# Conditional binary join and update by reference using the data.table package

So here is my real life problem which I feel like can be easily solved and I'm missing something obvious here. I have two big data sets called `TK` and `DFT`

``````library(data.table)
set.seed(123)
(TK <- data.table(venue_id = rep(1:3, each = 2),
DFT_id = rep(1:3, 2),
New_id = sample(1e4, 6),
key = "DFT_id"))

#    venue_id DFT_id New_id
# 1:        1      1   2876
# 2:        1      2   7883
# 3:        2      3   4089
# 4:        2      1   8828
# 5:        3      2   9401
# 6:        3      3    456

(DFT <- data.table(venue_id = rep(1:2, each = 2),
DFT_id = 1:4,
New_id = sample(4),
key = "DFT_id"))

#    venue_id DFT_id New_id
# 1:        1      1      3
# 2:        1      2      4
# 3:        2      3      2
# 4:        2      4      1
``````

I want to perform a binary left join to `TK` on the `DFT_id` column when `venue_id %in% 1:2`, while updating `New_id` by reference. In other words, the desired result would be

``````TK
#    venue_id DFT_id New_id
# 1:        1      1      3
# 2:        2      1      3
# 3:        1      2      4
# 4:        3      2   9401
# 5:        2      3      2
# 6:        3      3    456
``````

I was thinking to combine both conditions, but it didn't work (still not sure why)

``````TK[venue_id %in% 1:2 & DFT, New_id := i.New_id][]
# Error in `[.data.table`(TK, DFT & venue_id %in% 1:2, `:=`(New_id, i.New_id)) :
#   i is invalid type (matrix). Perhaps in future a 2 column matrix could return a list of elements of DT (in the spirit of A[B] in FAQ 2.14).
``````

My next idea was to use chaining which partially achieves the goal by joining correctly but on some temporary table without actually affecting `TK`

``````TK[venue_id %in% 1:2][DFT, New_id := i.New_id][]
TK
#    venue_id DFT_id New_id
# 1:        1      1   2876
# 2:        2      1   8828
# 3:        1      2   7883
# 4:        3      2   9401
# 5:        2      3   4089
# 6:        3      3    456
``````

So to make clear, I'm well aware that I can split `TK` into two tables, perform the join and then `rbind` again, but I'm doing many different conditional joins like this and I'm also looking for both speed and memory efficient solutions.

This also means that I am not looking for a `dplyr` solution as I'm trying to use both binary join and the update by reference features which only exist in the `data.table` package IIRC.

For additional information see these vignettes:

Copying from Arun's updated answer here

``````TK[venue_id %in% 1:2, New_id := DFT[.SD, New_id]][]
#    venue_id DFT_id New_id
# 1:        1      1      3
# 2:        2      1      3
# 3:        1      2      4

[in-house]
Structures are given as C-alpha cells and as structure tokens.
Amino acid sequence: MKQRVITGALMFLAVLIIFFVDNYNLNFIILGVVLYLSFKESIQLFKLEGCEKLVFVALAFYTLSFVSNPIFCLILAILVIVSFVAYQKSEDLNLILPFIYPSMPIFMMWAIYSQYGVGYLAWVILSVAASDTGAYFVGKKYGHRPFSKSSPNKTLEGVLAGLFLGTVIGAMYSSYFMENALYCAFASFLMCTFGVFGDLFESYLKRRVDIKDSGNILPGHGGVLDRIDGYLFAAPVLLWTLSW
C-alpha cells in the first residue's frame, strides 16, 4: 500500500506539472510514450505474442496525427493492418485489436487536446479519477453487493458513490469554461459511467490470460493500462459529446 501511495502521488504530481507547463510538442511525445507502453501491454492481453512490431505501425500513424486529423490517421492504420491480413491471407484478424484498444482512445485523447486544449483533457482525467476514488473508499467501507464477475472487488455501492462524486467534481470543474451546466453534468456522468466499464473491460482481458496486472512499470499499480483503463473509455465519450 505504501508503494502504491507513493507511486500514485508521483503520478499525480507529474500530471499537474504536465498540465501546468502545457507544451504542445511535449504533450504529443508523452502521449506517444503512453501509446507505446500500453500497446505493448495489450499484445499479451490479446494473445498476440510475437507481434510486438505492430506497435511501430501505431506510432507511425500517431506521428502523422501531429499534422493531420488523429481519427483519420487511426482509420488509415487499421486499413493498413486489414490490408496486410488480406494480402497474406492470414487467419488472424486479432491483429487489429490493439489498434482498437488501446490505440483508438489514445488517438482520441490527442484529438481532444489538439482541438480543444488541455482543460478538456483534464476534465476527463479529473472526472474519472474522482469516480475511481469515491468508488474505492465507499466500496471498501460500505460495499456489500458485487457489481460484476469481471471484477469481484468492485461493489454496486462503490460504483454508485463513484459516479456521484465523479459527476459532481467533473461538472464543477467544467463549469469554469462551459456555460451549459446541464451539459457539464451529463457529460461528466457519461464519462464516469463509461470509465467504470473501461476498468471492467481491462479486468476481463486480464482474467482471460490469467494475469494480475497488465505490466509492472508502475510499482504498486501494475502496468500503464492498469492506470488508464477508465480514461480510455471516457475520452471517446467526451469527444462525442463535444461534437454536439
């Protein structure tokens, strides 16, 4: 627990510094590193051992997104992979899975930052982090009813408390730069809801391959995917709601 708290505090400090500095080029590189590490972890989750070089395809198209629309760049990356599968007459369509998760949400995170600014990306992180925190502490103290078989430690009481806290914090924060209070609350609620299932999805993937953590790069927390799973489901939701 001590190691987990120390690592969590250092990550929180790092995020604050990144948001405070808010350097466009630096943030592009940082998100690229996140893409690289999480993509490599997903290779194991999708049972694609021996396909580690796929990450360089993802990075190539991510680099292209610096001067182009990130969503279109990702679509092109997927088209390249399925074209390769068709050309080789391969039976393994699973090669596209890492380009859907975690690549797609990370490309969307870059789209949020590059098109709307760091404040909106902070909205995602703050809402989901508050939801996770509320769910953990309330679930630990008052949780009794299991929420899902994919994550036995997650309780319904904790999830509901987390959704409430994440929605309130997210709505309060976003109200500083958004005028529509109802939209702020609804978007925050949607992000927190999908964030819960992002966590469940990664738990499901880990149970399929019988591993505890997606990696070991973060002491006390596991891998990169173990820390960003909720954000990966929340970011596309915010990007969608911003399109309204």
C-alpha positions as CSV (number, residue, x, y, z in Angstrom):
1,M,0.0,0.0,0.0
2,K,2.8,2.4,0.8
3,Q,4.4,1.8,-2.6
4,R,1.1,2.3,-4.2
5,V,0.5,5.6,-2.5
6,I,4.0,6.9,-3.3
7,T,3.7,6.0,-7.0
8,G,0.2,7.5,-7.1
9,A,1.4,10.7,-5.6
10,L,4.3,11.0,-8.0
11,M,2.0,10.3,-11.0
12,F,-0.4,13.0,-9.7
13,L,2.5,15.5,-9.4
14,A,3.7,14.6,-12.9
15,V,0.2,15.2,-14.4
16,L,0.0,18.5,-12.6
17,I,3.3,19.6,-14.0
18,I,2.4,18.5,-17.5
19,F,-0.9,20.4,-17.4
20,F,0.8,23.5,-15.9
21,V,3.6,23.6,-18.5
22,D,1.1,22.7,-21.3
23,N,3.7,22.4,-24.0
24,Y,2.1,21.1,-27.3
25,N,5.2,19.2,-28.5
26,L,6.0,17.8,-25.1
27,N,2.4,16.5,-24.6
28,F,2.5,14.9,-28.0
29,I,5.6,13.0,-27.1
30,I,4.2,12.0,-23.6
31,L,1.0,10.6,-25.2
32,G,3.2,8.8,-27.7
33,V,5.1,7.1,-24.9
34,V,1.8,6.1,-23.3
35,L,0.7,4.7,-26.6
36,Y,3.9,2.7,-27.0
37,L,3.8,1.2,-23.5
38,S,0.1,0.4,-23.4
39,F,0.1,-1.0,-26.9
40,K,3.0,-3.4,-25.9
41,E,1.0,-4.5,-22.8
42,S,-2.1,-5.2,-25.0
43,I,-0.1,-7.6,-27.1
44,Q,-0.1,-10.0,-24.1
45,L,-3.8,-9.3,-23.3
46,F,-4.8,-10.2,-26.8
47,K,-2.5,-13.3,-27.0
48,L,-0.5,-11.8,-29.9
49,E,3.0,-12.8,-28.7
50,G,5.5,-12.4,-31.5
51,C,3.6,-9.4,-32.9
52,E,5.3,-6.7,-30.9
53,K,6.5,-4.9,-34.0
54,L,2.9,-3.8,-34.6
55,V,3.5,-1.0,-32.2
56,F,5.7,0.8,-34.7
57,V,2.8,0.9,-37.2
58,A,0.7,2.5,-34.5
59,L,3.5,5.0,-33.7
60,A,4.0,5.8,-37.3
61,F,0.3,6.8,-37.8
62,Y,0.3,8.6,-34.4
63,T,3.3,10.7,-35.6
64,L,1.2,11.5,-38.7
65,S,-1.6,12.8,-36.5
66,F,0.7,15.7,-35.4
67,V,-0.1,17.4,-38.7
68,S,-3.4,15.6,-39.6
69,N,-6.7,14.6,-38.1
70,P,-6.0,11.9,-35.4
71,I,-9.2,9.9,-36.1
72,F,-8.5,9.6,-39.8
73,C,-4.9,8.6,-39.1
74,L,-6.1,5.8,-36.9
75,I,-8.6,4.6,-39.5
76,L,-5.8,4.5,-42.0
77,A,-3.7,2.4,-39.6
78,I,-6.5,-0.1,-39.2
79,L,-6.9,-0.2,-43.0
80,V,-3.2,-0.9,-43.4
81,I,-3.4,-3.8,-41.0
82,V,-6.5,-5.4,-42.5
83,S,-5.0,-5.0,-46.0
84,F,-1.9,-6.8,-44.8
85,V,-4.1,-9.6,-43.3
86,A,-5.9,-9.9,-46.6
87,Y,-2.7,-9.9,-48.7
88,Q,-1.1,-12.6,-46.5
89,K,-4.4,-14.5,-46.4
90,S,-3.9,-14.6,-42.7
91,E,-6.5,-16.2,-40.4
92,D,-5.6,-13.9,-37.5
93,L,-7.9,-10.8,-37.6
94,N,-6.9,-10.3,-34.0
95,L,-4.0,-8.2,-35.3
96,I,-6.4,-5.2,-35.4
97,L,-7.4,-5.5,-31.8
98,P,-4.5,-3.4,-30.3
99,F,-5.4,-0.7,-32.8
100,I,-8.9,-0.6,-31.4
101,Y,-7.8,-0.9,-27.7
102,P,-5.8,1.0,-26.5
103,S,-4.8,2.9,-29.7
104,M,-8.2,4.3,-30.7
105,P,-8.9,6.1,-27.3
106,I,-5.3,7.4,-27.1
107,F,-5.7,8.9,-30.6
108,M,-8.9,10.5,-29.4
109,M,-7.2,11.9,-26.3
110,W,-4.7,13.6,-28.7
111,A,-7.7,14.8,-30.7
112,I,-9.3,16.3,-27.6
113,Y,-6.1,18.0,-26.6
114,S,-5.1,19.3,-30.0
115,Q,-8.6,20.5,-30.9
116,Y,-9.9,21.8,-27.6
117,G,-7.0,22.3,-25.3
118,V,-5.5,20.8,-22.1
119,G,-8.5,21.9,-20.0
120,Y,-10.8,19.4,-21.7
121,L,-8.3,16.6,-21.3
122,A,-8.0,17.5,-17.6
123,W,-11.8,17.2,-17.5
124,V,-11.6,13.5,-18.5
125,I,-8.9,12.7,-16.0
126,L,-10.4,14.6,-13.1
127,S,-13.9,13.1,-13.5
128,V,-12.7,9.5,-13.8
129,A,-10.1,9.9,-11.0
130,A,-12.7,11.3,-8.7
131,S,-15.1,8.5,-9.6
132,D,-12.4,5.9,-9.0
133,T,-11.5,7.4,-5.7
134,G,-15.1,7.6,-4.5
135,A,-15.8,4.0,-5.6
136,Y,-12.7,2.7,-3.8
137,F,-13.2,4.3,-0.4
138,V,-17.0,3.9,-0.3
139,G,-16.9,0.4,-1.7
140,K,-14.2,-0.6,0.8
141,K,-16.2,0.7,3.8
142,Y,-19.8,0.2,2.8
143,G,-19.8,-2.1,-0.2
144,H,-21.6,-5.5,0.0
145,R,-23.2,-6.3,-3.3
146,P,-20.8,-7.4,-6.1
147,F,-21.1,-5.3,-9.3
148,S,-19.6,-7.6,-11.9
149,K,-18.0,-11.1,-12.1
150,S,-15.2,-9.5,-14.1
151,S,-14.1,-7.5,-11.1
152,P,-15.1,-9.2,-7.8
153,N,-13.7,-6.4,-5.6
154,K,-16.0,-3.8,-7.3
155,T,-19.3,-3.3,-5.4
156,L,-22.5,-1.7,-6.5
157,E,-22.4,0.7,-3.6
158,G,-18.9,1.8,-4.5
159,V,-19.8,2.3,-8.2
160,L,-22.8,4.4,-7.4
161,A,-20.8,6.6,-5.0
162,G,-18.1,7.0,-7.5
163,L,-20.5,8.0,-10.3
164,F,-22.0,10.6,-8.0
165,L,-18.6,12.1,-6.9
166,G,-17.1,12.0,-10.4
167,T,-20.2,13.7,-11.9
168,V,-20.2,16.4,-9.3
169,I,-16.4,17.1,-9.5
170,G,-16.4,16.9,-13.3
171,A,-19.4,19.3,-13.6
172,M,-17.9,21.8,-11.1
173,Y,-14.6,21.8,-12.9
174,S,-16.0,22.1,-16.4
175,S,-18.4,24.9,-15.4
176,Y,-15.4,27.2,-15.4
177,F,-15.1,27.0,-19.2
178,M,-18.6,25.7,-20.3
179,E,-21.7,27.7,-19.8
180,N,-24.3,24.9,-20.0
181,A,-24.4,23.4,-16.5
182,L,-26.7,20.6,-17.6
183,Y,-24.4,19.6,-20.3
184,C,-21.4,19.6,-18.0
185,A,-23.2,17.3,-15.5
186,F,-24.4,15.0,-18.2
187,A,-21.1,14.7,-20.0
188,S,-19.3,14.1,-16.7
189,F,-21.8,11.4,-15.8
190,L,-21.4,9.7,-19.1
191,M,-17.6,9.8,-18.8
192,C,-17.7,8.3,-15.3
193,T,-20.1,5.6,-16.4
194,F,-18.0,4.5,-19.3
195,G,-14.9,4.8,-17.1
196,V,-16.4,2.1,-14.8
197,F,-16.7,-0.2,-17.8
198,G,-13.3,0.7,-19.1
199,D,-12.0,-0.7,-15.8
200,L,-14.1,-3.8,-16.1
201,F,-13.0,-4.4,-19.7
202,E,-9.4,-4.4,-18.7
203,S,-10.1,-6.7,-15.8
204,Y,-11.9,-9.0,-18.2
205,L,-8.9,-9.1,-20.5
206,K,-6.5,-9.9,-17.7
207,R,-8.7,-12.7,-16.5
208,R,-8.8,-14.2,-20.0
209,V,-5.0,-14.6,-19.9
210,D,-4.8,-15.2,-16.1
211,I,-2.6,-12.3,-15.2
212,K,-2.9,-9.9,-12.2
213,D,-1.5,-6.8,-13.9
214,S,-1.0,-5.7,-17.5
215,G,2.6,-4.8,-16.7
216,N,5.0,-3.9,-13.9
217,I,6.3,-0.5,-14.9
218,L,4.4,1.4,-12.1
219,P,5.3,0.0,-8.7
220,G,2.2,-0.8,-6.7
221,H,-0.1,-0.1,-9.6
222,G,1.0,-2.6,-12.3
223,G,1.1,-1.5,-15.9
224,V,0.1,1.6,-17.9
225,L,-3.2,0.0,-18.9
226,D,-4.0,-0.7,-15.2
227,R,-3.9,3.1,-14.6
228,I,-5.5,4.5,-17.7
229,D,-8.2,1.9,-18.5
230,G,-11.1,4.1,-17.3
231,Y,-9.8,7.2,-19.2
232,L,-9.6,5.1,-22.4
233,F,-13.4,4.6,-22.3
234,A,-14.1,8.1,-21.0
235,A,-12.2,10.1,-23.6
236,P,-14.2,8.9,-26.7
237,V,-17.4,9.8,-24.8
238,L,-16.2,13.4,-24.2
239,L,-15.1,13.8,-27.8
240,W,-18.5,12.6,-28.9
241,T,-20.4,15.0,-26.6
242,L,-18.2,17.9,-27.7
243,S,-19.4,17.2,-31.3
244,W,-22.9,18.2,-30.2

# 4:        3      2   9401
# 5:        2      3      2
# 6:        3      3    456
``````

His answer gives the details of what is going on.

• @Arun could you ellaborate on your comment on the other answer for how this can be used to update several columns? I can't seem to parse out how it can be done cleanly--using `.SDcols`, e.g. For now, I'm using `:=` and naming each explicitly. May 19, 2015 at 22:09

Here's a very simple approach:

``````TK[DFT, New_id := fifelse(venue_id %in% 1:2, i.New_id, New_id)][]
#    venue_id DFT_id New_id
# 1:        1      1      3
# 2:        2      1      3
# 3:        1      2      4
# 4:        3      2   9401
# 5:        2      3      2
# 6:        3      3    456
``````

I haven't checked, but I suspect the other answer is faster.

• When you've to update more than one column as well, the other one is nicer.. I find.
– Arun
Apr 16, 2015 at 8:16
• @Arun I agree. Although tbh neither solution is particularly aesthetically pleasing to me, I almost want OP's original attempt to work, except that it makes no sense.
– eddi
Apr 16, 2015 at 8:39
• Smth like this would be more palatable for me if it worked: `TK[venue_id %in% 1:2, .SD[DFT, New_id := i.New_id]]`
– eddi
Apr 16, 2015 at 8:42
• it's not that bad ;-), but I agree it would be nice. although I'm not sure if it's possible (or how) with the current design..
– Arun
Apr 16, 2015 at 9:02
• @DavidArenburg I really want it to make sense, but if that worked it would completely violate regular R syntax - how is one to know that your "&" there is a new magical kind of an and operator, instead of the regular one, that would literally apply the operation between the vector and the `data.table`? You could though introduce a new operator, call it let's say `%and%`, and then it would make perfect sense.
– eddi
Apr 17, 2015 at 1:20